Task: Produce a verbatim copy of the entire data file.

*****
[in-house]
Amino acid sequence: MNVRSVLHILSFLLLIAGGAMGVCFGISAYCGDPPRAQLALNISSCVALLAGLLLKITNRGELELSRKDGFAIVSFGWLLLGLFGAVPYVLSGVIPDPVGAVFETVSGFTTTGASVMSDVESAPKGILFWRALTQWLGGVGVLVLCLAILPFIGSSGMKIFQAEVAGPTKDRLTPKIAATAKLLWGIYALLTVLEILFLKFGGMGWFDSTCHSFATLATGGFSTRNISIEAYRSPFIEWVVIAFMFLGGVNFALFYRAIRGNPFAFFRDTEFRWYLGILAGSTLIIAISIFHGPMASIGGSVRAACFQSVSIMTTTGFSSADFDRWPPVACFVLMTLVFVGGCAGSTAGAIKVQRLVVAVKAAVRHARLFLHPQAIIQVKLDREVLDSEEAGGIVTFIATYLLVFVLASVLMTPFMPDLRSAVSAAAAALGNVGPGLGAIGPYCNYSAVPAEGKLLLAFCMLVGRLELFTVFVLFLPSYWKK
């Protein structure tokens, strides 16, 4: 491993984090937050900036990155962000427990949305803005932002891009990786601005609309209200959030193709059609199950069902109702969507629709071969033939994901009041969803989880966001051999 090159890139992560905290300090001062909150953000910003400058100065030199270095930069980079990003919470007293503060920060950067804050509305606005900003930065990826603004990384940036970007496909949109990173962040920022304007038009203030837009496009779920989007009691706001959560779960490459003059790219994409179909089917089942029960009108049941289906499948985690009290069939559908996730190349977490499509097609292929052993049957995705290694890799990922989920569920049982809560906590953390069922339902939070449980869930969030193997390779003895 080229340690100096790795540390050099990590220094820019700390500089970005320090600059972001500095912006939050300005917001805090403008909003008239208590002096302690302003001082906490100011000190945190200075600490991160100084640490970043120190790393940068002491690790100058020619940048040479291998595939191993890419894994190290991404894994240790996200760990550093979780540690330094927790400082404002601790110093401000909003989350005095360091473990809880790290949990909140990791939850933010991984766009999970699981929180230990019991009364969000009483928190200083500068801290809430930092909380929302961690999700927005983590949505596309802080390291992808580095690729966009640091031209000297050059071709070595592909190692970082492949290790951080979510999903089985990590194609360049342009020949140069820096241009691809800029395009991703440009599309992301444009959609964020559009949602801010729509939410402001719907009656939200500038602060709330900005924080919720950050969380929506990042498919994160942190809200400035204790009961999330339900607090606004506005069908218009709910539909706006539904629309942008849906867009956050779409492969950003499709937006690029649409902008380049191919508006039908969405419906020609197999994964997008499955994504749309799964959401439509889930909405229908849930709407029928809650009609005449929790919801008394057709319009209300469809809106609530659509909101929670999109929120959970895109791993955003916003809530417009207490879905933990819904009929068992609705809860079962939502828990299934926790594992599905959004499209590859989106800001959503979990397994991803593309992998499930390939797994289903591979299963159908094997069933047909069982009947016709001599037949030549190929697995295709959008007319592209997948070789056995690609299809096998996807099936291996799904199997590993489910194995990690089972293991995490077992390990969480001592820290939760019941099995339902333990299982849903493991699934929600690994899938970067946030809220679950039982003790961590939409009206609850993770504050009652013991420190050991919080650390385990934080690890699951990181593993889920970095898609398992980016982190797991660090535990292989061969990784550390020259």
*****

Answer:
[in-house]
Amino acid sequence: MNVRSVLHILSFLLLIAGGAMGVCFGISAYCGDPPRAQLALNISSCVALLAGLLLKITNRGELELSRKDGFAIVSFGWLLLGLFGAVPYVLSGVIPDPVGAVFETVSGFTTTGASVMSDVESAPKGILFWRALTQWLGGVGVLVLCLAILPFIGSSGMKIFQAEVAGPTKDRLTPKIAATAKLLWGIYALLTVLEILFLKFGGMGWFDSTCHSFATLATGGFSTRNISIEAYRSPFIEWVVIAFMFLGGVNFALFYRAIRGNPFAFFRDTEFRWYLGILAGSTLIIAISIFHGPMASIGGSVRAACFQSVSIMTTTGFSSADFDRWPPVACFVLMTLVFVGGCAGSTAGAIKVQRLVVAVKAAVRHARLFLHPQAIIQVKLDREVLDSEEAGGIVTFIATYLLVFVLASVLMTPFMPDLRSAVSAAAAALGNVGPGLGAIGPYCNYSAVPAEGKLLLAFCMLVGRLELFTVFVLFLPSYWKK
């Protein structure tokens, strides 16, 4: 491993984090937050900036990155962000427990949305803005932002891009990786601005609309209200959030193709059609199950069902109702969507629709071969033939994901009041969803989880966001051999 090159890139992560905290300090001062909150953000910003400058100065030199270095930069980079990003919470007293503060920060950067804050509305606005900003930065990826603004990384940036970007496909949109990173962040920022304007038009203030837009496009779920989007009691706001959560779960490459003059790219994409179909089917089942029960009108049941289906499948985690009290069939559908996730190349977490499509097609292929052993049957995705290694890799990922989920569920049982809560906590953390069922339902939070449980869930969030193997390779003895 080229340690100096790795540390050099990590220094820019700390500089970005320090600059972001500095912006939050300005917001805090403008909003008239208590002096302690302003001082906490100011000190945190200075600490991160100084640490970043120190790393940068002491690790100058020619940048040479291998595939191993890419894994190290991404894994240790996200760990550093979780540690330094927790400082404002601790110093401000909003989350005095360091473990809880790290949990909140990791939850933010991984766009999970699981929180230990019991009364969000009483928190200083500068801290809430930092909380929302961690999700927005983590949505596309802080390291992808580095690729966009640091031209000297050059071709070595592909190692970082492949290790951080979510999903089985990590194609360049342009020949140069820096241009691809800029395009991703440009599309992301444009959609964020559009949602801010729509939410402001719907009656939200500038602060709330900005924080919720950050969380929506990042498919994160942190809200400035204790009961999330339900607090606004506005069908218009709910539909706006539904629309942008849906867009956050779409492969950003499709937006690029649409902008380049191919508006039908969405419906020609197999994964997008499955994504749309799964959401439509889930909405229908849930709407029928809650009609005449929790919801008394057709319009209300469809809106609530659509909101929670999109929120959970895109791993955003916003809530417009207490879905933990819904009929068992609705809860079962939502828990299934926790594992599905959004499209590859989106800001959503979990397994991803593309992998499930390939797994289903591979299963159908094997069933047909069982009947016709001599037949030549190929697995295709959008007319592209997948070789056995690609299809096998996807099936291996799904199997590993489910194995990690089972293991995490077992390990969480001592820290939760019941099995339902333990299982849903493991699934929600690994899938970067946030809220679950039982003790961590939409009206609850993770504050009652013991420190050991919080650390385990934080690890699951990181593993889920970095898609398992980016982190797991660090535990292989061969990784550390020259």